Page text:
According to the report, the DR-7 has four wings and a pair of winglets, while you'll find a fan jet up front and 'round back. The two fans will tilt, much like the Harrier and Osprey, from a horizontal orientation for take off and landing, through to vertical for flight. So far, DeLorean has built a dummy model that measures 30 feet long and 18.5 feet wide, although plans to have it fold down enough to fit in a large garage.
DeLorean intends to realize his dream of creating an autonomous, battery-powered craft with a range of 120 miles. That outrageous range is, he claims, because he plans to cruise at higher altitudes than other flying car projects. DeLorean expects to have a working prototype by the end of next year, and will conduct unmanned test-flights shortly afterward.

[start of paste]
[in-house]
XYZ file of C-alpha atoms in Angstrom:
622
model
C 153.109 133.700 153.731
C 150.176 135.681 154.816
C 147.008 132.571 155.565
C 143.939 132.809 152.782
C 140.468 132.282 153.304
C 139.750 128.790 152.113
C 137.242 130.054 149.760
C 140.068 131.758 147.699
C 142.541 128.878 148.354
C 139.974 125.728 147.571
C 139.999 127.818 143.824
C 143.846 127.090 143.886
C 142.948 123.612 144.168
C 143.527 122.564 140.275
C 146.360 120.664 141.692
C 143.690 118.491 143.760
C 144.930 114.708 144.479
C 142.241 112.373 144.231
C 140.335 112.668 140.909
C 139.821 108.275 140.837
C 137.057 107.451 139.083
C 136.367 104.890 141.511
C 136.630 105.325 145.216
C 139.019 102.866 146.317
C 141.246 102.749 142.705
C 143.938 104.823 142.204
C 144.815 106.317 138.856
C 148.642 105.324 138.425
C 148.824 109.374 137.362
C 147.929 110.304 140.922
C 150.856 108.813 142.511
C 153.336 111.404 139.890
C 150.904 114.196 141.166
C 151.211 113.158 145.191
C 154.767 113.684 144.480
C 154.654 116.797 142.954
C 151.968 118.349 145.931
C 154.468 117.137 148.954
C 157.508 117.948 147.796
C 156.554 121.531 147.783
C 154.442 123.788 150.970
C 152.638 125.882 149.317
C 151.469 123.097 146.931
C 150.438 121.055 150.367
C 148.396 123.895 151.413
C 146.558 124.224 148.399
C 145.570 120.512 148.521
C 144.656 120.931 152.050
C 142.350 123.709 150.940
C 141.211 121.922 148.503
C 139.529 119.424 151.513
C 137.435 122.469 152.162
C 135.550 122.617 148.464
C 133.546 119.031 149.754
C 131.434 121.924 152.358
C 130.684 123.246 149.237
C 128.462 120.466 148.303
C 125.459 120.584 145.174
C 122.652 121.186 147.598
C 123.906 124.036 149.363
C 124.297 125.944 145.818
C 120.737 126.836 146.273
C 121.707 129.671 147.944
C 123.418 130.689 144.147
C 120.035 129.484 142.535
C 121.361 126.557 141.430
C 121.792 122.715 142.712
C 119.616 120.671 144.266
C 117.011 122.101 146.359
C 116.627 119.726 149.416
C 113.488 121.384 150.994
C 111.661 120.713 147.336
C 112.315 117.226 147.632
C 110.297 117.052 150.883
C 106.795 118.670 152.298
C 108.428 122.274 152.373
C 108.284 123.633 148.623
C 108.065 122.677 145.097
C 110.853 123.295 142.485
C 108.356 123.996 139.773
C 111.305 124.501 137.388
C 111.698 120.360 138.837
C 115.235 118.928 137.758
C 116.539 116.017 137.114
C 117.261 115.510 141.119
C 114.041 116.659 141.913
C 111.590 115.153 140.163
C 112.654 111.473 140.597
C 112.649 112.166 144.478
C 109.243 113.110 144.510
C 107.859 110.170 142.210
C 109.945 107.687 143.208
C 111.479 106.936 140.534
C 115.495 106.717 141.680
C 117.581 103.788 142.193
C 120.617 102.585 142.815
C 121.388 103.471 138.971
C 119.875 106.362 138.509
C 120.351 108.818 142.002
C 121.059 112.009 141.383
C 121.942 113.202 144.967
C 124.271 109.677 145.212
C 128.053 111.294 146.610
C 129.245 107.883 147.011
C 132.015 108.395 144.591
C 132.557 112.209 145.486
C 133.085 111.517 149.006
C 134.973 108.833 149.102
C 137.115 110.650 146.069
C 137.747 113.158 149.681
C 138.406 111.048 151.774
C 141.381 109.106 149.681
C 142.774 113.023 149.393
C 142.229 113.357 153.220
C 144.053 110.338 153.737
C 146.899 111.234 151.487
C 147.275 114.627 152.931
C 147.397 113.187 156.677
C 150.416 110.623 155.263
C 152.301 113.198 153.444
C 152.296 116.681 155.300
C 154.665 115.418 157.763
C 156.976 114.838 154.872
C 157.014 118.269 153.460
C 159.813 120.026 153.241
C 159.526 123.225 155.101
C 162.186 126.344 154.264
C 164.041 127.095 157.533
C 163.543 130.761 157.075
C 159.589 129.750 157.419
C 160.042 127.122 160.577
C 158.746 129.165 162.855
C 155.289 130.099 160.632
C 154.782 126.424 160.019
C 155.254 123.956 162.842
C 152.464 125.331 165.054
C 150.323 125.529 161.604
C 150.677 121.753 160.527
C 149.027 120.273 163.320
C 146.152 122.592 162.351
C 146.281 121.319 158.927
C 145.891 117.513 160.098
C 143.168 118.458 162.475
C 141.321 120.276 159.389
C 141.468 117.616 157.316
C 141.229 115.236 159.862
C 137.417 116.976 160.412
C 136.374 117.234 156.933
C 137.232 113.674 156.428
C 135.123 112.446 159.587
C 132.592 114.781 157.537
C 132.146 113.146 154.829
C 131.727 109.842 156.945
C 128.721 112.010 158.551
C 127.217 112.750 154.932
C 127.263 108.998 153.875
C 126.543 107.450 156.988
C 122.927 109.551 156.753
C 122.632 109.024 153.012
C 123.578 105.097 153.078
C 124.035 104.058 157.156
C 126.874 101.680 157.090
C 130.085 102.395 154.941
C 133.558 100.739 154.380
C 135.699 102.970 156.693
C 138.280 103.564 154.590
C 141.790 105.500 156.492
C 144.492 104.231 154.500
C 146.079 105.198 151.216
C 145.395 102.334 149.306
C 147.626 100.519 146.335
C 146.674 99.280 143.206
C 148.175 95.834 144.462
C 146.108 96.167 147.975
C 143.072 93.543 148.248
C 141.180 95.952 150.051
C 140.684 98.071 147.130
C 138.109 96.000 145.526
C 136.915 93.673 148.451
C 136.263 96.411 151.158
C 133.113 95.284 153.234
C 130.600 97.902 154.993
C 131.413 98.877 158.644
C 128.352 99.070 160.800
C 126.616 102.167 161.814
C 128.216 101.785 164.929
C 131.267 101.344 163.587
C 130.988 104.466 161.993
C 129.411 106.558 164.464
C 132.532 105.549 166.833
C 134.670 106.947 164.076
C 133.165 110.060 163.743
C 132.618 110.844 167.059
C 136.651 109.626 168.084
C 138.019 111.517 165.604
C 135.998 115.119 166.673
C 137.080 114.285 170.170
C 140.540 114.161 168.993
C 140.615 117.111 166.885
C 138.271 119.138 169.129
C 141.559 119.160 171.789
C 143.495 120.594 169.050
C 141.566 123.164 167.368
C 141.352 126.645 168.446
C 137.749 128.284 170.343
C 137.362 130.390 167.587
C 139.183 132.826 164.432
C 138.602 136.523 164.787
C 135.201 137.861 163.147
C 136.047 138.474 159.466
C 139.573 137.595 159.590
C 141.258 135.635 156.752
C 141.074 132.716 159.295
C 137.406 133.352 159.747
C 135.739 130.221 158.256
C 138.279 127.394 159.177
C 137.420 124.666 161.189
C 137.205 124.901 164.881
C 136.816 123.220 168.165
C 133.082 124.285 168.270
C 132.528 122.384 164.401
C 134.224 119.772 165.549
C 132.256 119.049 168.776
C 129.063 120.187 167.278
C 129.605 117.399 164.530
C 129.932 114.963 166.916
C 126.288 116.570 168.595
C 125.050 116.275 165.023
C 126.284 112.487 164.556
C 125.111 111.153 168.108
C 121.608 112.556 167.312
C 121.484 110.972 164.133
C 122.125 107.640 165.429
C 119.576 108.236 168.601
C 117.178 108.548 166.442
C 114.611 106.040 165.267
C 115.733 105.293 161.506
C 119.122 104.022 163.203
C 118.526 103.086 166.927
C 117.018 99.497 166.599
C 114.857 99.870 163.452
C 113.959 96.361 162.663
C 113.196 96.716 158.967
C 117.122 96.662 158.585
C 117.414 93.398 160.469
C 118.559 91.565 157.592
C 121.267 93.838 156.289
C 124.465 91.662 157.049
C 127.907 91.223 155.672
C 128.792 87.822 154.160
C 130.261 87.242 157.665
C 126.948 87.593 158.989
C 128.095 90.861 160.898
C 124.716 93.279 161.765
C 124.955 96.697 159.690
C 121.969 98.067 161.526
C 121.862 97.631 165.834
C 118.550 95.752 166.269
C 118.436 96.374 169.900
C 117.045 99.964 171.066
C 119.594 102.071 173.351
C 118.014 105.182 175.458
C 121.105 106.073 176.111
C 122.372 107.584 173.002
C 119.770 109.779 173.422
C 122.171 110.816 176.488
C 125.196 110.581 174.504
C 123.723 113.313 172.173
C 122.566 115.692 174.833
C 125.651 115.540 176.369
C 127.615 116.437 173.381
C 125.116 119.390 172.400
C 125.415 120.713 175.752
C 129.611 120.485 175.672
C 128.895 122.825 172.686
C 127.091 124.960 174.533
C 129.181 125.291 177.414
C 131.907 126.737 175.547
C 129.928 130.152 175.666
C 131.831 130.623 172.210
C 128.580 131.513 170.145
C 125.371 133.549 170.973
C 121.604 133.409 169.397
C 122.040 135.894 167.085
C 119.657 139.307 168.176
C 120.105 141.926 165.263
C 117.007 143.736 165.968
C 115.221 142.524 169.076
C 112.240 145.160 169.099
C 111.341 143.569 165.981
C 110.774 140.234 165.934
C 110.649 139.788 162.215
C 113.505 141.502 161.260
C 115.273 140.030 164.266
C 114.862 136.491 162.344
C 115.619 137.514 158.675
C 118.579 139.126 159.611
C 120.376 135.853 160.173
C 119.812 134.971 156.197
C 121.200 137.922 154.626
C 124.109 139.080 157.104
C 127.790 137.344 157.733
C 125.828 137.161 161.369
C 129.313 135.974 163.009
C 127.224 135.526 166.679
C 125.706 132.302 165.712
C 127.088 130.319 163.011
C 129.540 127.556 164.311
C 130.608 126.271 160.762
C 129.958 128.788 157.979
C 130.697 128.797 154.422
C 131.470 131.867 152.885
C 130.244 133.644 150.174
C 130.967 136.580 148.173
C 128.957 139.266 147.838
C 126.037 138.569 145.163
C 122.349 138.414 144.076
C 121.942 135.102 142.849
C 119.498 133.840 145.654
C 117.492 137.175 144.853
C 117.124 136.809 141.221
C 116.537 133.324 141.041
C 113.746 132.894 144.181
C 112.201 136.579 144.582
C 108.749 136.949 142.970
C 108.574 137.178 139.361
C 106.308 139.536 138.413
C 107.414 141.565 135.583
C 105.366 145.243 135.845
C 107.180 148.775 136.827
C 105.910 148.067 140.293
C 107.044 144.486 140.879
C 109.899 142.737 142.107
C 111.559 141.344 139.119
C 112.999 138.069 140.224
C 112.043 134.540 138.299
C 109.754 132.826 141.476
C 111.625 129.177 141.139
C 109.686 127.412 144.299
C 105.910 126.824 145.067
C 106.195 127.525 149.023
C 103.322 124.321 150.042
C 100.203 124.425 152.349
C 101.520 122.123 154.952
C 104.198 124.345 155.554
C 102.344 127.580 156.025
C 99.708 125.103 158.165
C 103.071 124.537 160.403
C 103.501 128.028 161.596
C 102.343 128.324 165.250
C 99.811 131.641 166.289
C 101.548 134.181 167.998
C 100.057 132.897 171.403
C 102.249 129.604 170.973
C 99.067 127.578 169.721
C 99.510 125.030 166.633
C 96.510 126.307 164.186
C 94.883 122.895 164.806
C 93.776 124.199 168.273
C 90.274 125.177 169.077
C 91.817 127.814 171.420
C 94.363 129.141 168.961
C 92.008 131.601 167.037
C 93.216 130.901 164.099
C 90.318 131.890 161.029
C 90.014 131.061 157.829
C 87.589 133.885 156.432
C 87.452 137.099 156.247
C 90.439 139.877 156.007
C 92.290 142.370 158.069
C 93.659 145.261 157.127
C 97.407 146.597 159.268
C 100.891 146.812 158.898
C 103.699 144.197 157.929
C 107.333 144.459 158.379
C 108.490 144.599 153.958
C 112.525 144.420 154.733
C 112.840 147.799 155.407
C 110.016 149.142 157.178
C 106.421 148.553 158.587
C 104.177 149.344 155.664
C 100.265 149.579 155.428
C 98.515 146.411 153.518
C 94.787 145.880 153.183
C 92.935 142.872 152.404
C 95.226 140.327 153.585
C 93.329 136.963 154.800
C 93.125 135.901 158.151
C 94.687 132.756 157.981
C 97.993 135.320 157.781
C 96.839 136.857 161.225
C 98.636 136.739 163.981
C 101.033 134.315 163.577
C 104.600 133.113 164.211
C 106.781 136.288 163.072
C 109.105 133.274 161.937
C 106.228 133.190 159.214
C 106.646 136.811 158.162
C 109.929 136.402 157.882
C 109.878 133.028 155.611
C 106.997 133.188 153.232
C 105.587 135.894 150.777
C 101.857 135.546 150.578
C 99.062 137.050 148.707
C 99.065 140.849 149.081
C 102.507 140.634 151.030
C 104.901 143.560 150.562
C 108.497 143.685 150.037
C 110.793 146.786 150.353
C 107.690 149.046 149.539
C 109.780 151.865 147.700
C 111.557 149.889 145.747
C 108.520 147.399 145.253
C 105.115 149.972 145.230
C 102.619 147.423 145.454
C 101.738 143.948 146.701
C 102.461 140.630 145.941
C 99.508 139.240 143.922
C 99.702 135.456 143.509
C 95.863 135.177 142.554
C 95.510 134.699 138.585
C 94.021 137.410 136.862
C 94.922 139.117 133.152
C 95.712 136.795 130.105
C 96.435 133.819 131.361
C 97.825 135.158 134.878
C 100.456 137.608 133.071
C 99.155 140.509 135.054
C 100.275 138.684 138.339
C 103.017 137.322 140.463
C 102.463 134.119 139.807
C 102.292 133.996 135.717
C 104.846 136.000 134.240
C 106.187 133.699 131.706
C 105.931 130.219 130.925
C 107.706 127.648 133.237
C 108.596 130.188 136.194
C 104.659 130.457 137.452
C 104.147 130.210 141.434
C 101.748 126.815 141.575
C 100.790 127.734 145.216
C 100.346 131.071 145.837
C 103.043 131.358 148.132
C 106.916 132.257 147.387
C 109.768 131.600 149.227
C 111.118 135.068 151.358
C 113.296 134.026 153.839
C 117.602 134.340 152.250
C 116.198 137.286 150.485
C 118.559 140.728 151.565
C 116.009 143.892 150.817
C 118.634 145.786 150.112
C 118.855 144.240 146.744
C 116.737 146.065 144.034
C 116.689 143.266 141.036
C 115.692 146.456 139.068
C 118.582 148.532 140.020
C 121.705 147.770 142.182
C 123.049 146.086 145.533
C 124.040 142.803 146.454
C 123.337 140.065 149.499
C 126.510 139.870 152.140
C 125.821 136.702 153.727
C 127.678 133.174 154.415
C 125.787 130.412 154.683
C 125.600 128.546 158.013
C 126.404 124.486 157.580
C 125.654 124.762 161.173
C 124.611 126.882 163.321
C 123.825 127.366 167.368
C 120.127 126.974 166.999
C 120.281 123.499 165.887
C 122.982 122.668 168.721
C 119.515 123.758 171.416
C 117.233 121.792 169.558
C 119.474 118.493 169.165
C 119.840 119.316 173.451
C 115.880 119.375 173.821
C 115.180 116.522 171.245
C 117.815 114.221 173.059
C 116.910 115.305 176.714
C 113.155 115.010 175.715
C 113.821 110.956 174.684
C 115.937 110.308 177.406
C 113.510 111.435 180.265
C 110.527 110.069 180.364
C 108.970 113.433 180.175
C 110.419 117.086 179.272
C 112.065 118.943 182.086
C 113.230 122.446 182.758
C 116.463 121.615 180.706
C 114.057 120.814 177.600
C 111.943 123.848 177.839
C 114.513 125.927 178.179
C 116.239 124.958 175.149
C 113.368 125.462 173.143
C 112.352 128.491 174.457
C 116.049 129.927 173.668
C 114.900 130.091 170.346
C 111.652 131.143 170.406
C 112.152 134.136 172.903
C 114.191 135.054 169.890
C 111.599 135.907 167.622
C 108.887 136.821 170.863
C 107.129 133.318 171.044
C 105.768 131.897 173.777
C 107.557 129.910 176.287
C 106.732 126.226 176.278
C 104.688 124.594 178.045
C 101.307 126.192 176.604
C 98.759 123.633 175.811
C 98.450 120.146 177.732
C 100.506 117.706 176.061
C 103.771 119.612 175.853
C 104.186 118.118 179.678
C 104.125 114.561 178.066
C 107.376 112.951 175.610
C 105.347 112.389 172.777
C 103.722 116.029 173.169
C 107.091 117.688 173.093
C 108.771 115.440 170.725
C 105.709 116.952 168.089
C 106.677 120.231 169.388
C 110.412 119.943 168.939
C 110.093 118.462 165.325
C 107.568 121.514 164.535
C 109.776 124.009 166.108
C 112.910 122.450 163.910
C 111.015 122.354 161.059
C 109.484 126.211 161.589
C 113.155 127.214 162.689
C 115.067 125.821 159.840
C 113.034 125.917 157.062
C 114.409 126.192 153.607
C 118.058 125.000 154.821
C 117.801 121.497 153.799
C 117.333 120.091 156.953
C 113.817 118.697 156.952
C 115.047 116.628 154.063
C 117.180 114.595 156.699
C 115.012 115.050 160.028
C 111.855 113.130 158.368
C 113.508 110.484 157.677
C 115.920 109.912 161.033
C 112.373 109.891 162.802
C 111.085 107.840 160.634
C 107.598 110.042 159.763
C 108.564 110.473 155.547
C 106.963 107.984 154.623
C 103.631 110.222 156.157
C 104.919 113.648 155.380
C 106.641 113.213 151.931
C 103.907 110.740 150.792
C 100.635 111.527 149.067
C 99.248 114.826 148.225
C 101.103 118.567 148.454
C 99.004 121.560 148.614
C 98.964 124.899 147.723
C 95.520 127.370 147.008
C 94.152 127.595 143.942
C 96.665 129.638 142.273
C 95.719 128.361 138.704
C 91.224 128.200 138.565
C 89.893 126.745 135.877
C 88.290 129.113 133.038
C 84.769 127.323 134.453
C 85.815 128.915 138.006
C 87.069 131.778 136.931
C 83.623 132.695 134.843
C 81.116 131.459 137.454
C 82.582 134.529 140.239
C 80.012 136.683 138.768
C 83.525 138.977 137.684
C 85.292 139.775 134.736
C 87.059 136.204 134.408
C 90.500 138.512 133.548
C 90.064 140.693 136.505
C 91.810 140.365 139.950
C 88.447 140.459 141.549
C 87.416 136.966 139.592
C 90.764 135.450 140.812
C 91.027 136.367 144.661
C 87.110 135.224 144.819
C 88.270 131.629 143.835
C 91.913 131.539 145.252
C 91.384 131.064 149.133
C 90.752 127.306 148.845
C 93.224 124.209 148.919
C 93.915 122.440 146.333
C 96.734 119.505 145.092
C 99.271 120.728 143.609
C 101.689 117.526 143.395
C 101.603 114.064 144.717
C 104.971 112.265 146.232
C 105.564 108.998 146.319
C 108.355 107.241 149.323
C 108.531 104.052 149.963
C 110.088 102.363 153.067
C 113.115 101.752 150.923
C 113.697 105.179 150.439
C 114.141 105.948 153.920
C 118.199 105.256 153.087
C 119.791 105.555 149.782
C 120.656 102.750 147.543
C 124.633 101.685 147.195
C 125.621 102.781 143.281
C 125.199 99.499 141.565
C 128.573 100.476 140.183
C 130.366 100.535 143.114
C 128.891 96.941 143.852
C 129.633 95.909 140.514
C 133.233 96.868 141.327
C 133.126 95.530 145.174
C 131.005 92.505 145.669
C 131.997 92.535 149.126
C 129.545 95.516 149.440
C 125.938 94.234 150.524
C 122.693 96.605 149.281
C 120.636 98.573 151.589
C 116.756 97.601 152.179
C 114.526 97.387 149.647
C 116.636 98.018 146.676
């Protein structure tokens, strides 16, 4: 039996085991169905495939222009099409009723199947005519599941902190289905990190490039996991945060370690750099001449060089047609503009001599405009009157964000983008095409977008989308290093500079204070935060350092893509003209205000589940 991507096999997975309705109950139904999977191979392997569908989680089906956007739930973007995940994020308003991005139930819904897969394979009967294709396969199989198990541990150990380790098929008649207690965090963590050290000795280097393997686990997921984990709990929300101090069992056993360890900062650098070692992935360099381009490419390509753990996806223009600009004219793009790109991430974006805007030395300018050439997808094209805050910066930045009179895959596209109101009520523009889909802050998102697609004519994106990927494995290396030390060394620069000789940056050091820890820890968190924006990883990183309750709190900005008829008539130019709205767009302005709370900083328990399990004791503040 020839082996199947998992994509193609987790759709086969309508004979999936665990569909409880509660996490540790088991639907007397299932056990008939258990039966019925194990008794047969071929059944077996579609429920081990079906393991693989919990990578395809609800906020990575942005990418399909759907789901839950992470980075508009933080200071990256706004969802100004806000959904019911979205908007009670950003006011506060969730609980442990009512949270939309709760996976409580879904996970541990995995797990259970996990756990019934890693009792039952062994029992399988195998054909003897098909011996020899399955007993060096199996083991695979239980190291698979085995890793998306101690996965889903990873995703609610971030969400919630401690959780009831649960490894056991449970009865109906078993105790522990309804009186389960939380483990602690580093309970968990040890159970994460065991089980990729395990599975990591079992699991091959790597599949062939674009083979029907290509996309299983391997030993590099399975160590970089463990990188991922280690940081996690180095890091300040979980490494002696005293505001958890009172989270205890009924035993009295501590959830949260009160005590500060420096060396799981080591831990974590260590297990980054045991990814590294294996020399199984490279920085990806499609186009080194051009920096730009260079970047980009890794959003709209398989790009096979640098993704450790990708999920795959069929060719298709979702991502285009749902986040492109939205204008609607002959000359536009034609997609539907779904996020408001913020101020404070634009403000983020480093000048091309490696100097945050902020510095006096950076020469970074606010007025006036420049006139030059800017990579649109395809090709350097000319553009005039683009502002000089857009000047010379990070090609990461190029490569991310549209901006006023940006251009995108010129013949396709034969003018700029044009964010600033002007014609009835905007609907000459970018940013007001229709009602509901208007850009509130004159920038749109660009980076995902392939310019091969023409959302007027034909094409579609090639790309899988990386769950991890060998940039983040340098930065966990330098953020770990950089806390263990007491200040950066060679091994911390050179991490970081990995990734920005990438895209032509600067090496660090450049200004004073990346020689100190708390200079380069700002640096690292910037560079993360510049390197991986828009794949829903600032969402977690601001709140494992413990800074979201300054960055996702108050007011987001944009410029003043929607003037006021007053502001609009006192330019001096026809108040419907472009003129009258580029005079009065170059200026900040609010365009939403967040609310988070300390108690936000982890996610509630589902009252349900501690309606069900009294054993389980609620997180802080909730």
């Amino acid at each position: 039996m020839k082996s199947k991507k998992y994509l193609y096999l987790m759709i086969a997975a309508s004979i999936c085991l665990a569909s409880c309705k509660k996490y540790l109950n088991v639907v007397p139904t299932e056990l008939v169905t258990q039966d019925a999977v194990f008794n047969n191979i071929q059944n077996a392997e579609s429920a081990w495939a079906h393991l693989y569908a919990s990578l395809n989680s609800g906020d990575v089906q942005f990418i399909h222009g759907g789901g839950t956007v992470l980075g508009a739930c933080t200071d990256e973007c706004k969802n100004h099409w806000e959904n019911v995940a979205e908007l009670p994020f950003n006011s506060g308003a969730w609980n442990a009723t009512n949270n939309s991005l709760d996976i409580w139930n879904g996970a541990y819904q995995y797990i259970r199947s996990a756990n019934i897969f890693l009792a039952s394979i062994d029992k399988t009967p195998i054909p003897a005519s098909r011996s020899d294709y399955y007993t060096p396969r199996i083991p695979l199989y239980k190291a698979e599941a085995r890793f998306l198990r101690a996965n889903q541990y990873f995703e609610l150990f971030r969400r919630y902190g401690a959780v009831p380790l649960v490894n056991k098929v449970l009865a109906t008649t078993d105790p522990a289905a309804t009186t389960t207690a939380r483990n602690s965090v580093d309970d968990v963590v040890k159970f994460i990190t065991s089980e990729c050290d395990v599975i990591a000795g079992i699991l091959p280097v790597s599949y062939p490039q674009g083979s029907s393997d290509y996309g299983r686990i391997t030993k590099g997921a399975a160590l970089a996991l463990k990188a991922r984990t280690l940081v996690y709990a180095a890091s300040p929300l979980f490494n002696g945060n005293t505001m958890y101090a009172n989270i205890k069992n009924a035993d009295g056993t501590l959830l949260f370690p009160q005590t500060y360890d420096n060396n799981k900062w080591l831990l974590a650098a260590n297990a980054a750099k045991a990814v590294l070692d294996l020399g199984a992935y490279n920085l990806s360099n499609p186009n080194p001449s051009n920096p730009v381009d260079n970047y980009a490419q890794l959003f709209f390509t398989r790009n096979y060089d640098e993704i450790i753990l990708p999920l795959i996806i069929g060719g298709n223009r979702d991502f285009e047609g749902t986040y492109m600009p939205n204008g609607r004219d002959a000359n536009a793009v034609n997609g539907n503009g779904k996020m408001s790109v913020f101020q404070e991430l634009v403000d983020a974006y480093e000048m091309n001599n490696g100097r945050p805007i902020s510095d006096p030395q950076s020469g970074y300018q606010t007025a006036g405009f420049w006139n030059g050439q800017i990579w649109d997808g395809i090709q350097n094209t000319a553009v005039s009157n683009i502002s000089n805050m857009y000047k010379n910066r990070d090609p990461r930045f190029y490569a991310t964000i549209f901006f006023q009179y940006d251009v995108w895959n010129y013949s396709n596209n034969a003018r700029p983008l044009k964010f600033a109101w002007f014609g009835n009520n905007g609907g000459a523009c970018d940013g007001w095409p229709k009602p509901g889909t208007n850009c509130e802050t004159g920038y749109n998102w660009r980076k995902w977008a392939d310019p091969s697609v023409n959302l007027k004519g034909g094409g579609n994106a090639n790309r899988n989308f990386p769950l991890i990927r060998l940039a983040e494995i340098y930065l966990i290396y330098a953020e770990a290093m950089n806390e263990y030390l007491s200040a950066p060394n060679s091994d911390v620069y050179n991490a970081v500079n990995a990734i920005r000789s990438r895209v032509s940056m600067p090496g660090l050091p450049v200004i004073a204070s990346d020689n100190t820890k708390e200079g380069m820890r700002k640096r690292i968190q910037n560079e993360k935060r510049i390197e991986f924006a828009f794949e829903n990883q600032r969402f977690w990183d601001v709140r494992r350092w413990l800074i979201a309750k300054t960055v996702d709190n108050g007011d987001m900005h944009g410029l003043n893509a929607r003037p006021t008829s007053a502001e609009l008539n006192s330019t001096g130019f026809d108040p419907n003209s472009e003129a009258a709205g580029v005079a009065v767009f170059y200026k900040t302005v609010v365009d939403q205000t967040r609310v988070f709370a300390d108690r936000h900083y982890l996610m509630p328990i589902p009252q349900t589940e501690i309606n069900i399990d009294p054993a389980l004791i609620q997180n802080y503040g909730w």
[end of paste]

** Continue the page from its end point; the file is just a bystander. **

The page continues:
What DeLorean, or anyone else for that matter, has failed to explain is how exactly all of this is going to work in practice. For instance, what sort of air traffic control setup will be required to ensure mid-air collisions don't become commonplace? If a car has engine failure on a highway, that's a problem, but what happens if your VTOL craft conks out in a built-up area?
Not that those questions necessarily need to be answered just yet, after all, there's still all the Doc Brown gags to do in the next decade.